But now I have newborn twins I suppose at least I'm well practised at hauling lots of stuff around. Having children - especially twins - we go to Scotland, my trips are rarely to do with boats.
I love the west coast and can easily spend a week driving around. I've often been competing in hot destinations for the summer, so the last thing I want to do when it's over is get back on a plane to somewhere sweltering. I like the contrasting weather and am happy to put a jumper on.
My next trip will be for our team's winter training in Palma, Mallorca, in October. We've been going there to train for the past three winters, so I feel quite an affinity with the island. We sail at the cheap end of Palma bay, in El Arenal. It's easy to get to, we're 10 minutes from the airport, it's quiet and the temperature is pleasant and, most importantly, there is a variety of conditions for sailing. The region has a lovely yacht club, where everyone knows us and we've made quite a few friends there. Competitive sailing requires you to spend most of your time at the competition venue, because each place has its own character and you have to be able to feel really comfortable, both afloat and on-shore.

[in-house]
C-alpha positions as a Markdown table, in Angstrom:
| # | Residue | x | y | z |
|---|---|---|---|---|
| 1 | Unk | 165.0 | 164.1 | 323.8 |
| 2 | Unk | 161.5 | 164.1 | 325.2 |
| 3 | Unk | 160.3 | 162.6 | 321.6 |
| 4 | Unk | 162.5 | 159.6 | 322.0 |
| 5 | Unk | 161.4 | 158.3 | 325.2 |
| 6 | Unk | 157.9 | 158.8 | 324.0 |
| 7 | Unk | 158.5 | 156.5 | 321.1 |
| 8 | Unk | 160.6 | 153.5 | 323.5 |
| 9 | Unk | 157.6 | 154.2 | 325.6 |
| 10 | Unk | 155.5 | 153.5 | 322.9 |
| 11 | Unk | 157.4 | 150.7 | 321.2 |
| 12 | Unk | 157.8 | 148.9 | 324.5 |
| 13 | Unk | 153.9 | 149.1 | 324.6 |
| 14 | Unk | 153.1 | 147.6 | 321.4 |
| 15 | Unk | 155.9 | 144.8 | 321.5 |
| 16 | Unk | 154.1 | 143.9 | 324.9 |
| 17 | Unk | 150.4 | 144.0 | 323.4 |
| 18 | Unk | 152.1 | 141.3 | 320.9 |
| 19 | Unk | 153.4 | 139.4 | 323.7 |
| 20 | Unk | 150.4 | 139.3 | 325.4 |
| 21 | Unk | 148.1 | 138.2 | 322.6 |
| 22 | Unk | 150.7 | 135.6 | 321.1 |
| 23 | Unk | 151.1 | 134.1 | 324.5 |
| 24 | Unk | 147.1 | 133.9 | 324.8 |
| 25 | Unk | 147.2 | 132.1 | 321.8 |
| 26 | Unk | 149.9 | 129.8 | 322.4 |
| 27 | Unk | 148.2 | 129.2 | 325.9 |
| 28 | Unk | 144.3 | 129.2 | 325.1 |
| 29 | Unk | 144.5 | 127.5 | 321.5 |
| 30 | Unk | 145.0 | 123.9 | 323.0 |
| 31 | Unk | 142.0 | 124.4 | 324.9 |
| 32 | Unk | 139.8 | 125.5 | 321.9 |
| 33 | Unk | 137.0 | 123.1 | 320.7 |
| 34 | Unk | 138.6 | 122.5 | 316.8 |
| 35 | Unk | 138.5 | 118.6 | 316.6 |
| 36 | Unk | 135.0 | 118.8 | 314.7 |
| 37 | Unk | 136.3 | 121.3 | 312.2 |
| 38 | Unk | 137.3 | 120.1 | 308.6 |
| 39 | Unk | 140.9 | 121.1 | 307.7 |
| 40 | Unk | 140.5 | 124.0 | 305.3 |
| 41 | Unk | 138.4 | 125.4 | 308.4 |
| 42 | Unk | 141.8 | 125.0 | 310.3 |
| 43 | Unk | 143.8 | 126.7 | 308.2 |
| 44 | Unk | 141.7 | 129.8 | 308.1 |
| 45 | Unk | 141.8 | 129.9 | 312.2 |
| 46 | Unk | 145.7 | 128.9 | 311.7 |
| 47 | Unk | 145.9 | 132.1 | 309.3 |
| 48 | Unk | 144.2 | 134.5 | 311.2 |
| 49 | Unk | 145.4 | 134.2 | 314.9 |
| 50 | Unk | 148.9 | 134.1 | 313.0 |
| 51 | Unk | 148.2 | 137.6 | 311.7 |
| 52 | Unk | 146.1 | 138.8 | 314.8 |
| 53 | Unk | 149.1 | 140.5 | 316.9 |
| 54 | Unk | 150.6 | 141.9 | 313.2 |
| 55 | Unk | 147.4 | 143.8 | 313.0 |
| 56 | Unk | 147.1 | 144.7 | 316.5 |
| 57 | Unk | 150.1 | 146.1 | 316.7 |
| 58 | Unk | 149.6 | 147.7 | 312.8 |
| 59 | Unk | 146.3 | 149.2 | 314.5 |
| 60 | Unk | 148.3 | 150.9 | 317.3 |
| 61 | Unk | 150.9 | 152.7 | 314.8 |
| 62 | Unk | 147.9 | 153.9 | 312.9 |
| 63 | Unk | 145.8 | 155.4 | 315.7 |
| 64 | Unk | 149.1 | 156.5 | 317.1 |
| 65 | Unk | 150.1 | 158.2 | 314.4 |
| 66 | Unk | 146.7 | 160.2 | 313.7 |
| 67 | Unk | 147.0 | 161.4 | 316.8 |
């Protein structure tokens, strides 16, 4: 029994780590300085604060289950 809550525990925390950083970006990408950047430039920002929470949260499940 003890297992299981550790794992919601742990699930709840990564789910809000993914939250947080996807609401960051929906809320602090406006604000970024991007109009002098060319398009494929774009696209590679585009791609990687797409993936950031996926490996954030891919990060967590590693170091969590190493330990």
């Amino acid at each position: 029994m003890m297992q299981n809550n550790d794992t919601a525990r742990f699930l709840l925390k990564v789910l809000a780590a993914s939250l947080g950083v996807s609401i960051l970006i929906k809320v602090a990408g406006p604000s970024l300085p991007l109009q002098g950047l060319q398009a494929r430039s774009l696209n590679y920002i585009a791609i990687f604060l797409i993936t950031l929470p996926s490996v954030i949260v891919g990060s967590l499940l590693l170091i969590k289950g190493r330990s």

We usually begin to visit a venue a year in advance of the competition and as the year progresses, we'll practise more and more there. Sydney, where I competed in the 2000 Olympics, became like a home from home. For the Beijing games we'll be in Qingdao, quite a long way from Beijing. There is no wind and lots of tides, so the sailing is quite challenging - that's why we need all the practice.